Leaving Buenos Aires, we took a plane ride to a boomtown, Calafate – found on the great windswept plains of the Patagonian steppes. (Think film director John Ford and his fave cowboy, John Wayne.)
The flight took five hours as we inched closer to Chile. We visited by bus “Los Glaciares National Park.” Is it big? Try 1,700 square miles. The highlight for us was a close-up view of the Perito Moreno Glacier. Along the way, we crossed the border with Chile and headed toward Punta Arenas – a bustling port city. Passing through the Torres del Paine, we saw a spectacular waterfall. There were also a wide variety of bird species, guanacos, Andean condors and gray foxes to admire. We even worked in a visit to a delightful sheep farm.
From Punta Arenas we boarded our expeditionary vessel, the Chilean “Stella Australis.” The accommodations and the food were first-class. This was our home for the next four days and nights as we sailed the pristine waters of the Strait of Magellan, Beagle Channel, Ainsworth Bay, Glacier Alley, Wulia Bay and eventually around Cape Horn, where the mighty Atlantic and Pacific Oceans meet.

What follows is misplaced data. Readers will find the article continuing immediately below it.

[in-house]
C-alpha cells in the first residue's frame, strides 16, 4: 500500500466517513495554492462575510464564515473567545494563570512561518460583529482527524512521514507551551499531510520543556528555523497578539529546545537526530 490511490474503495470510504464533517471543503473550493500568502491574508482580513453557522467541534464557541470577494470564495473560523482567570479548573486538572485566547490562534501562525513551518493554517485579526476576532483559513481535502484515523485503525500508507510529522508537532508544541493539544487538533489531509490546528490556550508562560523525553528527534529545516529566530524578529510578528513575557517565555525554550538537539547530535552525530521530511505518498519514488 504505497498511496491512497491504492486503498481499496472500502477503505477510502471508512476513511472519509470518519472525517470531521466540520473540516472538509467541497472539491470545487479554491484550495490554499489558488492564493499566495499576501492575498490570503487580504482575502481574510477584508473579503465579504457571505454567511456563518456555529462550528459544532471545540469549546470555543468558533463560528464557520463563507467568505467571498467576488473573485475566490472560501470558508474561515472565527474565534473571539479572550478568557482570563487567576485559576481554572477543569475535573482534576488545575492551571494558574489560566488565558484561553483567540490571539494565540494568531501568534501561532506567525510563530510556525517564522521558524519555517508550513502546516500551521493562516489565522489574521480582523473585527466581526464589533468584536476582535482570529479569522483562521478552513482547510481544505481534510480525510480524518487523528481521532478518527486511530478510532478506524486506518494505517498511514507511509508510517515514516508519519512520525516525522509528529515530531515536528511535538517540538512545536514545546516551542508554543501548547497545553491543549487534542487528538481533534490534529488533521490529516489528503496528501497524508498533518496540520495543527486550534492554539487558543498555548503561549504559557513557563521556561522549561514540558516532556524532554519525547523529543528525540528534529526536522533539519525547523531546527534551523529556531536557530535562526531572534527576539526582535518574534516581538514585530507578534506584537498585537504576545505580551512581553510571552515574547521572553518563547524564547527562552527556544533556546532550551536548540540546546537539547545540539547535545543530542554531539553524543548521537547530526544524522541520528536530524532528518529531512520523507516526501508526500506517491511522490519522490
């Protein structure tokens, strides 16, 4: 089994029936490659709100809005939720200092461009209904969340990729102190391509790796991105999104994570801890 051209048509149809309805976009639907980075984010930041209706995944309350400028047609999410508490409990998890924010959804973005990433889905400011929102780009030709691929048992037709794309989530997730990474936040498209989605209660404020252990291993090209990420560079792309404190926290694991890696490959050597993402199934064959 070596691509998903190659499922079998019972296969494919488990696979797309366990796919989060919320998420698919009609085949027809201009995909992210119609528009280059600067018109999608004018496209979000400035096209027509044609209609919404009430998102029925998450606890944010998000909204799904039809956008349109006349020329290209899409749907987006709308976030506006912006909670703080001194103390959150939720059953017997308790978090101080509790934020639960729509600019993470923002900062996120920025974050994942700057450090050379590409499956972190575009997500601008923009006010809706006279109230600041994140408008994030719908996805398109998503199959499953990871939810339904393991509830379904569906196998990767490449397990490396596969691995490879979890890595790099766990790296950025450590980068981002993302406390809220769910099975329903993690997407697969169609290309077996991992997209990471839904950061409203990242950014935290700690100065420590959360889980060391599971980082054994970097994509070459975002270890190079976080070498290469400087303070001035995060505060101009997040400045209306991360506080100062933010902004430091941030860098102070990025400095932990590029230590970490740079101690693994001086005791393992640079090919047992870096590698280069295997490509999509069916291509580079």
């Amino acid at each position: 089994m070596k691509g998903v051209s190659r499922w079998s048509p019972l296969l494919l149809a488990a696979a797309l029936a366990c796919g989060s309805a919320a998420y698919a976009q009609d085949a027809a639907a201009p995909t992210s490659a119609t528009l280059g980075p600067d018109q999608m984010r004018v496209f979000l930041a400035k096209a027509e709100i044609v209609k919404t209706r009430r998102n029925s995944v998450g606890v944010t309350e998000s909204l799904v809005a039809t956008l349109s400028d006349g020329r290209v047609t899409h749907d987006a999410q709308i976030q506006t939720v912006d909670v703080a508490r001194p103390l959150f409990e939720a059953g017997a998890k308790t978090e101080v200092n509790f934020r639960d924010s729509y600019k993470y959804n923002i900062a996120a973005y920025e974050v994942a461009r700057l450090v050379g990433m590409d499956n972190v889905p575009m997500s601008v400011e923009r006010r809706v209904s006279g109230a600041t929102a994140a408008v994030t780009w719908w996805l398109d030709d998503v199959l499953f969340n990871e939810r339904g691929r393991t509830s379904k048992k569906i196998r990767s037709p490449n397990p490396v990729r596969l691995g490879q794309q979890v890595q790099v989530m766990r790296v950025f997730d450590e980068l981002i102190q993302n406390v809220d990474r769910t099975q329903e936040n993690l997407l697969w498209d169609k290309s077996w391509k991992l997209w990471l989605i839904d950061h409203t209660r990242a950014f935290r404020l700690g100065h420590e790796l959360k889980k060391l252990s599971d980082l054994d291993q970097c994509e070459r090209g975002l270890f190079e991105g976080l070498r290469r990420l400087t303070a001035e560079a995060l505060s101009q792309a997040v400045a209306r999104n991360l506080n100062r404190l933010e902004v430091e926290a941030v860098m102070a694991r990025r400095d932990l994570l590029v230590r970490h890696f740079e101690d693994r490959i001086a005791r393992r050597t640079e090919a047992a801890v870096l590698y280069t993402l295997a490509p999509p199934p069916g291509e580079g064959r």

I did encounter one Chilean, in Punta Arenas, who was willing to speak off the record about the ex-dictator General Augusto Pinochet’s lethal 17-year legacy in his country (1973-90). He told me: “At the end of the day, Democracy prevailed. But, it was a very heavy price to pay. We’re glad to now say: Pinochet is gone! And yet we know the Far Right is till very strong in our country and it can come back with a murderous fury.”